One of the mysteries of the English language finally explained.
A person or group in whose name an insurance policy is held.
- ‘The insurer targets safer drivers and has attracted 700,000 policyholders and is aiming to hit one million next year.’
- ‘Some of us journalists have been made to feel like pariahs for daring to speak up for policyholders and give them a platform for their concerns.’
- ‘But we wanted both sets of policyholders to end up with the same return, representing the fair value of their policy.’
- ‘If I worried any policyholders unnecessarily, then I must apologise.’
- ‘The letters, which had to be dispatched before the end of the month, offer policyholders the chance to review their arrangements.’
- ‘How much more bad news are policyholders supposed to endure?’
- ‘That is what the overwhelming majority of policyholders wanted.’
- ‘CA claims that this insurance adds to policyholders ' debts instead of protecting them against hardship.’
- ‘Increasingly, investigators find themselves battling gangs that steal the identity of a policyholder and then file false claims under his name.’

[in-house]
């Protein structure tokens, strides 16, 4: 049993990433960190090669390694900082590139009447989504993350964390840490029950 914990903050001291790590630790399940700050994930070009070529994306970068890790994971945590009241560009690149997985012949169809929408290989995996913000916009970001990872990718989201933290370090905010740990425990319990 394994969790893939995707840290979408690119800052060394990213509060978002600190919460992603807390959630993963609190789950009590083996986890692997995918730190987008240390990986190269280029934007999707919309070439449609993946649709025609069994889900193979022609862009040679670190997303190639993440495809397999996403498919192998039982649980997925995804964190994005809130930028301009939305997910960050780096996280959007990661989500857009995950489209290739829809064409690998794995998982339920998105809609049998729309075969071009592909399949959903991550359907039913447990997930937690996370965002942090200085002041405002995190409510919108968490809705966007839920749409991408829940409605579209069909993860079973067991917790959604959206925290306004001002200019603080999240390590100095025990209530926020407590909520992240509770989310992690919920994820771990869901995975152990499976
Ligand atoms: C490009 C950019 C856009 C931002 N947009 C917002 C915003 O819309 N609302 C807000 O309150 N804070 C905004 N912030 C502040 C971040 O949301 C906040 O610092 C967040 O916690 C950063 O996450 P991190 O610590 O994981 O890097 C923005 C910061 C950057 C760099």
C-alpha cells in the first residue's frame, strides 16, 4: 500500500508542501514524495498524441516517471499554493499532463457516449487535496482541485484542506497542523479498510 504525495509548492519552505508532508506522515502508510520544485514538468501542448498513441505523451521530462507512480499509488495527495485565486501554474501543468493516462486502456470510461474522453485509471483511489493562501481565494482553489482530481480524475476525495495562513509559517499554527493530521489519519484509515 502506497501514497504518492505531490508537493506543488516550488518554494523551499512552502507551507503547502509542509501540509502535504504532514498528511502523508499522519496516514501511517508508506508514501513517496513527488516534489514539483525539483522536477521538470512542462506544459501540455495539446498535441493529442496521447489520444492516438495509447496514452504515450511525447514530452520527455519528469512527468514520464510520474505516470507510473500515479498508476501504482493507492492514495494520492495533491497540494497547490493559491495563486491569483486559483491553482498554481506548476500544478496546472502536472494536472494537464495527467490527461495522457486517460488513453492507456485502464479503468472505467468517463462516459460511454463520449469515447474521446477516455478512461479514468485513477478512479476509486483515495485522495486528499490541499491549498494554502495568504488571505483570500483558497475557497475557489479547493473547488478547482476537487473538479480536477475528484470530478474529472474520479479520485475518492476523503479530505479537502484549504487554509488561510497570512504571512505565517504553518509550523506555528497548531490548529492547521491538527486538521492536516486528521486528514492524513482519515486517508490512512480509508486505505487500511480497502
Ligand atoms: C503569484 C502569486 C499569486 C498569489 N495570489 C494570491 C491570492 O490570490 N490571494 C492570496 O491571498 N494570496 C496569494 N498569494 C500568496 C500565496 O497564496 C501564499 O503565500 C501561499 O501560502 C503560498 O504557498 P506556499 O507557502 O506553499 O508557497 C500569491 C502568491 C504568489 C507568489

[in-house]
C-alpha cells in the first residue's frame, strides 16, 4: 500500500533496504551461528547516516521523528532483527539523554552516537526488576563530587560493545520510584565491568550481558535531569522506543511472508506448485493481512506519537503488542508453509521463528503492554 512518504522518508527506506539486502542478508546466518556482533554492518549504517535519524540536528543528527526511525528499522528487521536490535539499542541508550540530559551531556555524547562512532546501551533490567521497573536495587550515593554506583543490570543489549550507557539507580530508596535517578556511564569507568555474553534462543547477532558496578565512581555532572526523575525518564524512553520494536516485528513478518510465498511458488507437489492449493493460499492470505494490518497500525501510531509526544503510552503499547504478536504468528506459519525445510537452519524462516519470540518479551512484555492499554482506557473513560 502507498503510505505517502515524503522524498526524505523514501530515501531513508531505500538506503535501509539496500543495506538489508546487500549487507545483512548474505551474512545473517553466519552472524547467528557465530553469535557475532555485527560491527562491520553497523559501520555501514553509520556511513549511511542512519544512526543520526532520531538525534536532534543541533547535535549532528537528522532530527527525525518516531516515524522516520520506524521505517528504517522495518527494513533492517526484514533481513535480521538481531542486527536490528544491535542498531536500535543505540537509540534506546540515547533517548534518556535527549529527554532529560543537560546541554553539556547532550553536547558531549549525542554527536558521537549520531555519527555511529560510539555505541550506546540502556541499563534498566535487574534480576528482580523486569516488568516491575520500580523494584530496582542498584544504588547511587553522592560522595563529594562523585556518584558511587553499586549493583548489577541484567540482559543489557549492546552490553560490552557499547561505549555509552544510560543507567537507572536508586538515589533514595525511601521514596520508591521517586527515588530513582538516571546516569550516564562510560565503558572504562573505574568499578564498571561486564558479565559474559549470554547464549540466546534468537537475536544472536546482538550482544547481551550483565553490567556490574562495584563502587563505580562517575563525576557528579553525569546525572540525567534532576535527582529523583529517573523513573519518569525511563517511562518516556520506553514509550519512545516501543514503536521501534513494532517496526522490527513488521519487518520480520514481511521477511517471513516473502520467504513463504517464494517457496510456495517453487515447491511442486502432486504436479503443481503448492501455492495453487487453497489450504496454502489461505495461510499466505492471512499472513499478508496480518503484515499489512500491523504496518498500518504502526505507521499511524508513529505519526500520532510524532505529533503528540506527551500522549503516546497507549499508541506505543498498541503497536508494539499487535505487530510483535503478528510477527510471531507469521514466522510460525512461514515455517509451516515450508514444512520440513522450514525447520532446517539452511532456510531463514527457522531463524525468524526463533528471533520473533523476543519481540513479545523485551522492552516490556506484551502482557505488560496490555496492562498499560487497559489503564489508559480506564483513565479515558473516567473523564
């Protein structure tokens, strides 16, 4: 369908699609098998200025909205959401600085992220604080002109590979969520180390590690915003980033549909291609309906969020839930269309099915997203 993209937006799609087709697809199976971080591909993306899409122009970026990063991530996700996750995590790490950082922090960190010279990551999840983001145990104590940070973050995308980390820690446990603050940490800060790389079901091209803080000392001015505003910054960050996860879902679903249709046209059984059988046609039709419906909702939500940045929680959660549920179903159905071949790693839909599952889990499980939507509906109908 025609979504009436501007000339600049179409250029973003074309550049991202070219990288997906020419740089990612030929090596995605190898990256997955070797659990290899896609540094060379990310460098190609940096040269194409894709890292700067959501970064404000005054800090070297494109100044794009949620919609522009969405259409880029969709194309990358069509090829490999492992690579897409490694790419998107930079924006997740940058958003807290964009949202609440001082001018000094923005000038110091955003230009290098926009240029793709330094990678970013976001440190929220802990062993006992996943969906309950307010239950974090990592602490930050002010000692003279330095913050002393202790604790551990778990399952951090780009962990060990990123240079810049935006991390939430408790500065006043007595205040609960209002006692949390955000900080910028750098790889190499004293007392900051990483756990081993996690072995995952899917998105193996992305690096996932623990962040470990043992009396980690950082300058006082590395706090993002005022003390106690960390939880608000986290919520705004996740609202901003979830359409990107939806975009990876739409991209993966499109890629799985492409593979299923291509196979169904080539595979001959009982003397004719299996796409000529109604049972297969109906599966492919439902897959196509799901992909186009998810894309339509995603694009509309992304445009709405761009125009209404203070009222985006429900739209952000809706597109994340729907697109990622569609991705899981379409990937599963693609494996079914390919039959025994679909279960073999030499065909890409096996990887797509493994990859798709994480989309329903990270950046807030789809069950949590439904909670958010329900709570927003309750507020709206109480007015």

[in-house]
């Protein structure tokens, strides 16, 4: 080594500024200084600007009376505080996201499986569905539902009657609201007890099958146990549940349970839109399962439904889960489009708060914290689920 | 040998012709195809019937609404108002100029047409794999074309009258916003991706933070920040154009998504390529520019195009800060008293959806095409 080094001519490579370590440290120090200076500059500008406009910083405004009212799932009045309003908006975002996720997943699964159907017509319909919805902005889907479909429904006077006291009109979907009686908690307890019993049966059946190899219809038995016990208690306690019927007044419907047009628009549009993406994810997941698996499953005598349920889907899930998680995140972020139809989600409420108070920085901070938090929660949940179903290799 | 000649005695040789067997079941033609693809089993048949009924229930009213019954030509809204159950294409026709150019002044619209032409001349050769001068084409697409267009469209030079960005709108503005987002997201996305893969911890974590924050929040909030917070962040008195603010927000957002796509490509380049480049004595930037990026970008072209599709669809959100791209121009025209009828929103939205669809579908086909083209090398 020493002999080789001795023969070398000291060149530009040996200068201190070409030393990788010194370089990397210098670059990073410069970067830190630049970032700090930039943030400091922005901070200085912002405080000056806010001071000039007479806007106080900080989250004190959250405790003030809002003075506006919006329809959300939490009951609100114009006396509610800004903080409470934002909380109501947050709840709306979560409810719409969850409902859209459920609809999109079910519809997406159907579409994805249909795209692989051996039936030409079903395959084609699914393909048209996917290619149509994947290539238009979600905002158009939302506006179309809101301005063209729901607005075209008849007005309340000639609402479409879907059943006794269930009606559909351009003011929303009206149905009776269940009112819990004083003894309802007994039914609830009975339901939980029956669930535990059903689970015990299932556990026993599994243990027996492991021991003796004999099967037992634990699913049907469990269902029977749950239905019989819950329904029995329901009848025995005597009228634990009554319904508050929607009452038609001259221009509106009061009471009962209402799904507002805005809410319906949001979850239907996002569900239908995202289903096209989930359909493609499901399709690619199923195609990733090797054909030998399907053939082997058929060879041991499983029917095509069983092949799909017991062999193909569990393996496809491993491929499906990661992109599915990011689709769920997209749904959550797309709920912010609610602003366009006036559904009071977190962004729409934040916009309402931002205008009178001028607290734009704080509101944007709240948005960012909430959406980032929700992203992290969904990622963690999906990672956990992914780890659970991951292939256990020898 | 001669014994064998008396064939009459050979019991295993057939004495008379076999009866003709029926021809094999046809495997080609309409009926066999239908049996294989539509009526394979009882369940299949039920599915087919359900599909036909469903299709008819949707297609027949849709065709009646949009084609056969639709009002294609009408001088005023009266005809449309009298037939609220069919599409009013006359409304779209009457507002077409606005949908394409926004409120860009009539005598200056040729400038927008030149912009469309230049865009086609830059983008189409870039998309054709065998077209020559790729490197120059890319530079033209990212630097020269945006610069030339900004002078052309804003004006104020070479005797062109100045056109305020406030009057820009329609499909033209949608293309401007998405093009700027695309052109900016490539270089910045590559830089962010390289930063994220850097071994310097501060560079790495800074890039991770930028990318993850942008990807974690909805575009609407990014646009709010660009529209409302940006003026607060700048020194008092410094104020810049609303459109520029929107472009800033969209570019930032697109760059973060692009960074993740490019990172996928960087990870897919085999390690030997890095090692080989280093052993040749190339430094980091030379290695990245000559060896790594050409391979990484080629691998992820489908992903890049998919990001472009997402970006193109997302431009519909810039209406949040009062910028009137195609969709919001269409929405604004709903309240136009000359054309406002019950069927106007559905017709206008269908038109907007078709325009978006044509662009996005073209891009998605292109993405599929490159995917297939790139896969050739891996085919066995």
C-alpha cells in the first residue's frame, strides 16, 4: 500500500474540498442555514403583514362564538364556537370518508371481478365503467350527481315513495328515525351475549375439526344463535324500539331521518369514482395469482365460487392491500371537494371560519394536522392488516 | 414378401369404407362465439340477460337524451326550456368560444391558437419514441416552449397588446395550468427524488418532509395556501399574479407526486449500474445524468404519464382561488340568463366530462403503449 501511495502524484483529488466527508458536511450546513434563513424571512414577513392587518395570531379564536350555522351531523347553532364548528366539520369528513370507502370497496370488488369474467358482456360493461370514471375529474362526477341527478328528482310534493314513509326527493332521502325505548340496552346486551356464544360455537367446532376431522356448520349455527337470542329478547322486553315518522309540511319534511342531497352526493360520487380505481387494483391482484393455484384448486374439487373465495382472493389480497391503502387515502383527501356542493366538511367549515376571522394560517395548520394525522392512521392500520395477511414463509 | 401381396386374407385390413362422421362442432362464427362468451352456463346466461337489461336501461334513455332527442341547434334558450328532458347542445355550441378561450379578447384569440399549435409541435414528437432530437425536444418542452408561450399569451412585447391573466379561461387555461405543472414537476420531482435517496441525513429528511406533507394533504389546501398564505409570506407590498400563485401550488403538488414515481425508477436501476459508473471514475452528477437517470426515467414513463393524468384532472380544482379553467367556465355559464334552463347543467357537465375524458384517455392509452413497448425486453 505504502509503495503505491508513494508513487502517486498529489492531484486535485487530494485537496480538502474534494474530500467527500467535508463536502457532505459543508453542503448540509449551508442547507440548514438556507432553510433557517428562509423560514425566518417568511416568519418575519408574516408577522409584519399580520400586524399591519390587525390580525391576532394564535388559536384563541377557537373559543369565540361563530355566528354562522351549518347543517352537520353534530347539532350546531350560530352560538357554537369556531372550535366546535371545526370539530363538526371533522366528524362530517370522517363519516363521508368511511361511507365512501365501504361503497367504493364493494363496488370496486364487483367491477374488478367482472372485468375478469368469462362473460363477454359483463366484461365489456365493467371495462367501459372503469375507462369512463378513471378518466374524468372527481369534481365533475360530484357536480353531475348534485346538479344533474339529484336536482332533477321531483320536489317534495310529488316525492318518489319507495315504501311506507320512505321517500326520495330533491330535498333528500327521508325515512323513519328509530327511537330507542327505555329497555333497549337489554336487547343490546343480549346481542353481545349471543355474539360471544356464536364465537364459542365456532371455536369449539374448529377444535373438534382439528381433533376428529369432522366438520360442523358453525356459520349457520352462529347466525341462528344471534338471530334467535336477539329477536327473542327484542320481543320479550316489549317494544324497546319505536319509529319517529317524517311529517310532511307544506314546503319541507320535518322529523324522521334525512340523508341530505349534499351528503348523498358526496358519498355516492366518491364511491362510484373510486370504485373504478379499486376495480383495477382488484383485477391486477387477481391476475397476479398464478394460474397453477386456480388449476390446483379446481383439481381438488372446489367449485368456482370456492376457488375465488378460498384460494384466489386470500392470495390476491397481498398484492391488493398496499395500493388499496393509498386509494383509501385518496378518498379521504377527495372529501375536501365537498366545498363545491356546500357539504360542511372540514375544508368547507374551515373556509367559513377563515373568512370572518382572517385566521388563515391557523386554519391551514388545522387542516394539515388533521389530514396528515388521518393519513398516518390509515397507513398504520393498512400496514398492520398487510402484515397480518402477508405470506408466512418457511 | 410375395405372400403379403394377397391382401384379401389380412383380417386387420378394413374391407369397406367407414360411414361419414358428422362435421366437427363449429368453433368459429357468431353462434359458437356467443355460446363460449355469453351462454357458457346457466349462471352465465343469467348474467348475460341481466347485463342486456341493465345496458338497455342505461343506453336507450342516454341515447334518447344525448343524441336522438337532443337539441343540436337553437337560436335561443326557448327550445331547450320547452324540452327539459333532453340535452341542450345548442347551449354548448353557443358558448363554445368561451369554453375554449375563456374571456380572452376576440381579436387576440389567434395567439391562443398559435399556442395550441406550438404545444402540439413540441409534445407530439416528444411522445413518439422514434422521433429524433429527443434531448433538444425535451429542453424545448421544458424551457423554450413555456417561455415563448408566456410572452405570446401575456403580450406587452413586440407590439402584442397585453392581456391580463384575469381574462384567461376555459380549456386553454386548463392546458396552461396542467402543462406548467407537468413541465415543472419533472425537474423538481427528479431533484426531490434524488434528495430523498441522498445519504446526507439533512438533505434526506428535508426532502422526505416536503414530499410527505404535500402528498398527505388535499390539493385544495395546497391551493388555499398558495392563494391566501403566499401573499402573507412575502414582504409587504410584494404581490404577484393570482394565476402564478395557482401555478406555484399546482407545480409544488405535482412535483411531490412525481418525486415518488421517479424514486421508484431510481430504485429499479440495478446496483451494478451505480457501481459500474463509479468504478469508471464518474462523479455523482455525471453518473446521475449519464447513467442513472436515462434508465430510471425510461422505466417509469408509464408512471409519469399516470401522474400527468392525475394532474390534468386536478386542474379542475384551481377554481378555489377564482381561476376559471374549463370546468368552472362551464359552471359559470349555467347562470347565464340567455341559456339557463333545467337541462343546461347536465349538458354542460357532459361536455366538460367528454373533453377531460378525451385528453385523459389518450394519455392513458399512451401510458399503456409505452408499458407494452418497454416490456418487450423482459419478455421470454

- ‘They are obliged to remind policyholders of this right four months - and then again six weeks - before they retire.’
- ‘A marketing campaign will urge at least 1 million policyholders to vote.’
- ‘Claims handlers, who help policyholders pursue insurers, reckon that the most lucrative area is health insurance.’
- ‘This year it expects to pay up to £4m to policyholders facing shortfalls.’
- ‘This type of insurance covers the policyholder against damage to either a third party or a third party's property.’
- ‘Claims were sometimes also rejected due to non-disclosure of material facts by policyholders.’
- ‘Insurers are increasingly advising policyholders to keep valuables, such as jewellery, in a safe when they are not being worn.’
- ‘Birmingham is the second most dangerous city to drive in, with more than one in seven policyholders involved in an accident per year.’
- ‘However, there are about 2.5 million policyholders saddled with plans that are doing worse than others.’
- ‘The scheme is an insurance policy that will pay a regular income if the policyholder cannot work - usually after three or six months off work.’
- ‘This is paid by an insurance company to the beneficiaries of the policyholder when they die.’
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